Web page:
Amadeus Reconsidered

 

The same Mozart as played by Hulce and seen by Salieri.
The same Mozart as played by Hulce and seen by Salieri.

Amadeus as I See It

Poetrait of Mozart at the age in question.
Poetrait of Mozart at the age in question.

Salieri in the Asylum, expressing the eternal "Why?  God, I hate you."Salieri in the Asylum, expressing the eternal “Why?  God, I hate you.”

A friend whose judgment and taste I respect greatly, recently pointed out that Tom Hulce had reduced Mozart in that film to a silly, tasteless fool, and obviously held him accountable for desecrating Mozart’s memory, as bland as he seems today as a composer when compared to Bach or Beethoven.  It made me realize, after quite a while, that many people do not interpret the film as I do, nor as it was meant to be seen.

I did not know at the time that the movie was based loosely on something that Pushkin wrote, but I did know the German romantic tradition quite well.  As an undergraduate, I had studied German intently.  I also felt a great sympathy, even empathy, with the Weltschmertz of the period.

One of the works I read, in the very original German, script-type and all, was Edward  Mörike’s Mozart auf der Reise nach Prag, a short novel of the period with which I greatly sympathized, thinking of Mozart as the struggling artist and the protagonist.  I was not even aware that it was supposed to be somewhat humorous, but German Romantic humor is easy to miss.

Strangely enough, I had one of the most jocular of Professors I had ever studied under, before or since.  He was, to me, elderly, balding, with thin horn-rimmed glasses, and had a thick accent but perfect syntax and an impressive English vocabulary.

The assignment was to write a review and summary, or a paper, on the book.  I remember one sentence I wrote then almost verbatim: “Mozart was a creative genius with a cabal of practitioners of the vapid and artificial pastoral torpor that passed for art at the time.”  That’s telling them, I thought.

I did get an “A” on the paper, but Professor Ernst had written the following in the margin: “There is a certain charm in the poetry of the Baroque and Rocco Period, believe it or not!  Your professor has spent years re-editing such poetry!!!”  When he saw me reading his remark, he was laughing a hearty Bavarian sounding chuckling smirk and said “So Zere. Ho Ho!”

On another occasion, I informed him that I had just acquired a recording by Glenn Gould, the outstanding pianist most know for his interpretation of J. S. Bach, particularly The Goldberg Variations (1955), that had Mozart’s #24 on one side and Schoenberg’s #1 on the other.  He asked, “Dozen’t zis make loud noize during ze night?” and put his hands to his ears.  I assured him that I kept it in a plastic bag and that no sound was emitted unless I actually took it out and put it on the player.  He found that not only hilarious, so indicating with raucous laughter and slapping me on the shoulder, then himself on his thigh.

At any rate, Peter Schaefer who wrote the screenplay in the 20th Century, using accounts from the 19th, to describe events in the 18th, placed the entire story in the mind of Antonio Salieri, who is confined in an insane asylum in Vienna.  So, we have an insane 18th century figure, a rival of another 18th century genius, as related by a 19th century tradition, as interpreted by a 20th century playwright, using as a model the writing of Pushkin, a 19th century Russian, reflecting the views of an 18th century Italian living in a German insane asylum.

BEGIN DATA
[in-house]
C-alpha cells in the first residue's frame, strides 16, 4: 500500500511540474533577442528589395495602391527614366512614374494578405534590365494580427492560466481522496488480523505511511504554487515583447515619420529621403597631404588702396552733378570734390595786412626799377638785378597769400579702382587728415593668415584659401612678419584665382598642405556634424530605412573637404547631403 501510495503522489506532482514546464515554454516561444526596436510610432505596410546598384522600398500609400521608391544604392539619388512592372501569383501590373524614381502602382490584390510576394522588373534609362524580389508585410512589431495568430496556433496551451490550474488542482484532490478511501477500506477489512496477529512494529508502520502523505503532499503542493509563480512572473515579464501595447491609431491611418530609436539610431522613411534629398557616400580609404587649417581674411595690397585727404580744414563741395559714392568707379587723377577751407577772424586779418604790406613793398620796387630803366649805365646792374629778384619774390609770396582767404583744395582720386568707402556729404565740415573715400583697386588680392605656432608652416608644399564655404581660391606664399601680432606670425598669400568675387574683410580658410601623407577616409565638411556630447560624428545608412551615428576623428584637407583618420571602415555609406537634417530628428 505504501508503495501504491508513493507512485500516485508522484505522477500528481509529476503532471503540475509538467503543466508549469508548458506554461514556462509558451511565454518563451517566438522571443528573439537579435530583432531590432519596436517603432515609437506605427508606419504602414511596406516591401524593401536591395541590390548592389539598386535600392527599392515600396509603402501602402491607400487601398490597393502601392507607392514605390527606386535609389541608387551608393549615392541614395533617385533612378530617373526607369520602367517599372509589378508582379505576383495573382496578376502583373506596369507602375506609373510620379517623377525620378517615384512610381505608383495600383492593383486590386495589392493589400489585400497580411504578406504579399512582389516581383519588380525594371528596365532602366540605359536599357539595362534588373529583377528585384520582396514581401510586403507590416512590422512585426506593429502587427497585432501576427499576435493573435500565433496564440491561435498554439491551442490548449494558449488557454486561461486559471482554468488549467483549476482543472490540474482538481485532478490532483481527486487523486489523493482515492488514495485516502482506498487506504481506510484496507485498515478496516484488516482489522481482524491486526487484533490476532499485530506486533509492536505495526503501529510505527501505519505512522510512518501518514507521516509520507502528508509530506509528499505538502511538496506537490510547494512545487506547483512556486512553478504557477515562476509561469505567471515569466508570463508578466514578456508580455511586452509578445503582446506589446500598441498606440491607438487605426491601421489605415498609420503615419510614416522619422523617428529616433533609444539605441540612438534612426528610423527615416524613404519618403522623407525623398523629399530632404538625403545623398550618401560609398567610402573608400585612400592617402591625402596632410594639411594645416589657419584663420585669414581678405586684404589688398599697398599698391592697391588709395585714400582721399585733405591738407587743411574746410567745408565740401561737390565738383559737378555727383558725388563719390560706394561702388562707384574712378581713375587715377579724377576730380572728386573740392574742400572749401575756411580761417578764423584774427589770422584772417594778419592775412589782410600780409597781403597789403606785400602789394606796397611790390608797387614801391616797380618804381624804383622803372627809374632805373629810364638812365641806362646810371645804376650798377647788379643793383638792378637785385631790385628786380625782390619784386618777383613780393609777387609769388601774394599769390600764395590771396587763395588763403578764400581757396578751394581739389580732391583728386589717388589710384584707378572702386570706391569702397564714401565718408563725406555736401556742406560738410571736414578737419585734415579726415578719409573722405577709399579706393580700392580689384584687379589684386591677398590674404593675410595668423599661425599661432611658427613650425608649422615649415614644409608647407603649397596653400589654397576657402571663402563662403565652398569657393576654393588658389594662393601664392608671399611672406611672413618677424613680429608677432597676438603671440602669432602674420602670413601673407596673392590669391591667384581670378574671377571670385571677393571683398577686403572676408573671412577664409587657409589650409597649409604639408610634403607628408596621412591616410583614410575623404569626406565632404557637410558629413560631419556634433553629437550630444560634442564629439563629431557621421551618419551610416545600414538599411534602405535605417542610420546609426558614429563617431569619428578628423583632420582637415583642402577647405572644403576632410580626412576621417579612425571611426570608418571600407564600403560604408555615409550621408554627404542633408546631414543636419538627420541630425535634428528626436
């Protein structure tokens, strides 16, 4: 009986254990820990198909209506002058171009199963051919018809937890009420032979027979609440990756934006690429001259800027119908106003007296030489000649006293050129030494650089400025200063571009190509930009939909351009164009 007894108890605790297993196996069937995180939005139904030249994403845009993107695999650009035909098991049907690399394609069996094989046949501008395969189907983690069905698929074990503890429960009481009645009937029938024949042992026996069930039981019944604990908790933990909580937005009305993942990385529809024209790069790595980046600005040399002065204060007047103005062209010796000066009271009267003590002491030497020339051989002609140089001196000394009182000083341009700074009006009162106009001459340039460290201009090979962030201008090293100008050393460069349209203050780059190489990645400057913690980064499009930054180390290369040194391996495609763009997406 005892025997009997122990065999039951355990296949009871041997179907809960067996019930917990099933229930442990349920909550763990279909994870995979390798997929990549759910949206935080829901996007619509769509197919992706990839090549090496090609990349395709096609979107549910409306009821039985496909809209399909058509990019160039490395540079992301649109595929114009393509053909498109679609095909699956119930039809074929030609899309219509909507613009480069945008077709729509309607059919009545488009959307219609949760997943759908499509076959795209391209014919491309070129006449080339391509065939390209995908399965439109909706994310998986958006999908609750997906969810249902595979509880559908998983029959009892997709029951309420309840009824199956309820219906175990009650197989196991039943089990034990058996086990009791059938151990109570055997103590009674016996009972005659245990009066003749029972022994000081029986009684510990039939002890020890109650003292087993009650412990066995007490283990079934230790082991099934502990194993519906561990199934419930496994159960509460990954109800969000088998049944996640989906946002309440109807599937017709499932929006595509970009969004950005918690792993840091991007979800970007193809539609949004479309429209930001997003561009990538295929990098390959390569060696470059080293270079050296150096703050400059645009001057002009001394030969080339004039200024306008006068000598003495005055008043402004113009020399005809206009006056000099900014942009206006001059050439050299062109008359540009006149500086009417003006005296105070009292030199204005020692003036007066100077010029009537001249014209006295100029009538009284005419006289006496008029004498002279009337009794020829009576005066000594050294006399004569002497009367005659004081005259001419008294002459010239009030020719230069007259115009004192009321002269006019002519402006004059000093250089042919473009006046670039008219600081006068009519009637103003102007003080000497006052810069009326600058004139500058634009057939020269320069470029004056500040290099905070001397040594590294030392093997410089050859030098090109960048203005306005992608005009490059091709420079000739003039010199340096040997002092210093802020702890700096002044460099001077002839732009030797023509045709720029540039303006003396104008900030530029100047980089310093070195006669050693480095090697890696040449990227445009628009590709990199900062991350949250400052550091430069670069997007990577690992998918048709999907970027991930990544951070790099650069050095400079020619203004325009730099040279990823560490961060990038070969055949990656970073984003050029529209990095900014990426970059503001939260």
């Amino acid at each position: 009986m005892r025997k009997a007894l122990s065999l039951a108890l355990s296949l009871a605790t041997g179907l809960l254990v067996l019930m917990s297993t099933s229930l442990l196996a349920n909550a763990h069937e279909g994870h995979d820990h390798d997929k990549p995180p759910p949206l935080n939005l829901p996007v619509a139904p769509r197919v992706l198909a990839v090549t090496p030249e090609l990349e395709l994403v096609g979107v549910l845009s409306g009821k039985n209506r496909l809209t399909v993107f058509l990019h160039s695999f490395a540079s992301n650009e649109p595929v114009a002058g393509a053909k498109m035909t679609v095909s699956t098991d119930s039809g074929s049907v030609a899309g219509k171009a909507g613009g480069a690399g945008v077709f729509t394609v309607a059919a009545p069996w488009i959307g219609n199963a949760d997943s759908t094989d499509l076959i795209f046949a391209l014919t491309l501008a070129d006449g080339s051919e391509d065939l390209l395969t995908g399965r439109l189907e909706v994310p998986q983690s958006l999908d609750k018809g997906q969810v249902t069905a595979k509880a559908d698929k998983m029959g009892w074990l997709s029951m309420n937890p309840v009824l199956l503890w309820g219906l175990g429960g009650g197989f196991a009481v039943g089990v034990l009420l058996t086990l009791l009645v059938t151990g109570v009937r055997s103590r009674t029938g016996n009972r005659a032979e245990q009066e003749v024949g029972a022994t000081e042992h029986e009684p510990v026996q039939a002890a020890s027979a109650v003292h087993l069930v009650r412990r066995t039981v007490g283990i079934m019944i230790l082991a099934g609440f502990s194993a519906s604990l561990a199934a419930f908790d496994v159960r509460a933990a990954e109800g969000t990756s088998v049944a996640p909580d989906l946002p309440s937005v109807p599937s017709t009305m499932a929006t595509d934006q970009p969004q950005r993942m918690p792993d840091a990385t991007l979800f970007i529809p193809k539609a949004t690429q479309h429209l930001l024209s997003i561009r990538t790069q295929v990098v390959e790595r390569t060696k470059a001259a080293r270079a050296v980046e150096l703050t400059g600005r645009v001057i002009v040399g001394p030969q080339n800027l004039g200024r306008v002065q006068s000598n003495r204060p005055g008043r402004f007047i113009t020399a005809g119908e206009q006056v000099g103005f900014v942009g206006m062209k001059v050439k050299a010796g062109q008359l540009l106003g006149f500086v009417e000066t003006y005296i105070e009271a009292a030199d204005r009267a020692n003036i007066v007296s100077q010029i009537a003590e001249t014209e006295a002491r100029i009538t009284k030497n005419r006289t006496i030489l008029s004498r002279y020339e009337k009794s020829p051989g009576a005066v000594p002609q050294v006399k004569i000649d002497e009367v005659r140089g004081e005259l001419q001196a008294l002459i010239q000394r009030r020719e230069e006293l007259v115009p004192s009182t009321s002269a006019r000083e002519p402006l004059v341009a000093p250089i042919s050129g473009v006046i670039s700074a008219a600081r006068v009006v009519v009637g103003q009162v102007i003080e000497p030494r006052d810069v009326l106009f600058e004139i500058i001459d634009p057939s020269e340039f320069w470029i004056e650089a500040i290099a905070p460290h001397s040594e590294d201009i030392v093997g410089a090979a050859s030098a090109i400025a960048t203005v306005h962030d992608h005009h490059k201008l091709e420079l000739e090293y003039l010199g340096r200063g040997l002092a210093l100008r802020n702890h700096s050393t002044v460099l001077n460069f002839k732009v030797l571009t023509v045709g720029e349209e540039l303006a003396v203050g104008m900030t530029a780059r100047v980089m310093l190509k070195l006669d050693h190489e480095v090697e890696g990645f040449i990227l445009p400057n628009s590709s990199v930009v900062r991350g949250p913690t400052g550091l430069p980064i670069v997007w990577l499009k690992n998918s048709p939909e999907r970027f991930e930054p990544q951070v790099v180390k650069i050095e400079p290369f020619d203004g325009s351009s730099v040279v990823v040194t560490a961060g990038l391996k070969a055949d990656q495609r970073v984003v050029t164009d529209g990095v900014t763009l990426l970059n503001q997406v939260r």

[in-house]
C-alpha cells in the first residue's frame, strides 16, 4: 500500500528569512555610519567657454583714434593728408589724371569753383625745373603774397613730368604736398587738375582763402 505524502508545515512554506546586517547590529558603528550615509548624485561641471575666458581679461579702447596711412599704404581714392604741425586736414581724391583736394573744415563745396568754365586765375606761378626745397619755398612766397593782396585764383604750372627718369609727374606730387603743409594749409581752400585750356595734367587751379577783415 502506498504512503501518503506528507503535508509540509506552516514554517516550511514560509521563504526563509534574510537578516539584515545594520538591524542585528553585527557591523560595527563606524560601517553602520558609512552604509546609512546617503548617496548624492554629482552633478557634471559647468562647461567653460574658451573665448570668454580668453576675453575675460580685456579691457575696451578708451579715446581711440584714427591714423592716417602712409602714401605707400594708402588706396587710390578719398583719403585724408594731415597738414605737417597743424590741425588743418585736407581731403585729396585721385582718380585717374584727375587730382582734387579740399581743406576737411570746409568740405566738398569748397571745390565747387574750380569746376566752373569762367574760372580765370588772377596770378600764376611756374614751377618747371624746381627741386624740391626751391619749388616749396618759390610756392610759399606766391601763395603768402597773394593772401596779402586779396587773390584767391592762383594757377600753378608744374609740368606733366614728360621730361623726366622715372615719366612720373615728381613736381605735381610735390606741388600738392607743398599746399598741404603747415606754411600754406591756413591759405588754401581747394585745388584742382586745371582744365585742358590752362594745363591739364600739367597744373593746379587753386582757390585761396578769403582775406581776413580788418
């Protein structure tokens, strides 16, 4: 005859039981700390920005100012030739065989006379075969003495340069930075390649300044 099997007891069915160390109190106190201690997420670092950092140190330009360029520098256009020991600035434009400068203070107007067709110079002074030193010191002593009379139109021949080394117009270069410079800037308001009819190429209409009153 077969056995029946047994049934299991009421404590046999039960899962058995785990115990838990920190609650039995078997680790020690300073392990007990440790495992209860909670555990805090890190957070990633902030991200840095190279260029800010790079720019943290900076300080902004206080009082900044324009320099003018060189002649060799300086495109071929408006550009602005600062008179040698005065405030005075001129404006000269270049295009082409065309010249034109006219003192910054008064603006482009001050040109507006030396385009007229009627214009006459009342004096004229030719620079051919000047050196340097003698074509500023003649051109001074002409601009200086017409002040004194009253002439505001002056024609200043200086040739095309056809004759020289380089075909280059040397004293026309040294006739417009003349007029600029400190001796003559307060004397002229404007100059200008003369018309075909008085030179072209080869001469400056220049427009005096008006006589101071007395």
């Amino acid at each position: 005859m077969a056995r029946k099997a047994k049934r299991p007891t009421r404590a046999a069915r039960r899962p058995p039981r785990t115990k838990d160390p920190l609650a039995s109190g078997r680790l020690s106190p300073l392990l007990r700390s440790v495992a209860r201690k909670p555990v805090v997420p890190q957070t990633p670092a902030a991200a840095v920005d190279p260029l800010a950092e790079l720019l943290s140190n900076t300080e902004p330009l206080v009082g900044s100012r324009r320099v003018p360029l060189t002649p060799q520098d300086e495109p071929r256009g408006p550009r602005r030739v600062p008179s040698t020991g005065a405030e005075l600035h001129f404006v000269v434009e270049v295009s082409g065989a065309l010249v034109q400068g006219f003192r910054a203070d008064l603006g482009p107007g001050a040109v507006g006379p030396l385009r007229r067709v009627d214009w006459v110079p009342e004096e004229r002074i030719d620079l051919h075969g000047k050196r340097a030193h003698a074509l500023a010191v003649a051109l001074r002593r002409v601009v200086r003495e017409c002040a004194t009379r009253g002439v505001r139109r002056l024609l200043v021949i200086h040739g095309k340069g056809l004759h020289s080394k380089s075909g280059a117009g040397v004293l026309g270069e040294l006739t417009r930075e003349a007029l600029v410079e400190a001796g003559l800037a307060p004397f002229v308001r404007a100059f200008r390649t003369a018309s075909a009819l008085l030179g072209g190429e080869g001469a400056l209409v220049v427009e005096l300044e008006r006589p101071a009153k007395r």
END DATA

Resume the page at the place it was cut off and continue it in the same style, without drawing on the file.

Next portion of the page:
Salieri is convinced he murdered Mozart as God, remember the word in Latin, Amadeus, as a major part of this delusion, endowed Mozart with the talent he, Salieri, desired and for which he gave his chastity and that God cursed only with the ability to recognize.

F. Murray Abraham does a magnificent job of portraying him, the man who considered himself the patron saint of the mediocre.  Sir Neville Mariner was an excellent choice as conductor and musical director of the score.  Needless to say, any resemblance between the characters in the film and anyone who ever lived was entirely avoided.  Nevertheless, it is a delightful film.

Some of the more scintillating and rewarding lines and scenes come as a reaction to Mozart.  The Emperor has only one reservation to one of Mozart’s operas: “Now and then, how shall I say, hmmm, too many notes, yes, that’s it, too many notes.”  Mozart is flabbergasted and eventually asked which notes the Emperor have removed.  “It doesn’t matter.  Just snip a few here and there and it will be perfect.”

Or when an opera fails, Mozart complains to Salieri about it and asks why it happened.  “You overestimate the audience, my good fellow, why you didn’t even give them a good ‘bang’ at the end of a song to let them know when to applaud.”

Contemptuously, Mozart says “Yes, maybe I should be taking lessons from you.”

Salieri looks at him with an expression that cannot be adequately described and says “I wouldn’t presume.”

At any rate, the key to enjoying the film is NOT to view it as a documentary.  Forget about a pedantic insistence on historical accuracy.  Just remember this is Salieri’s tale of his own revenge against God.

It is worth seeing again.

 

 

 

 

 

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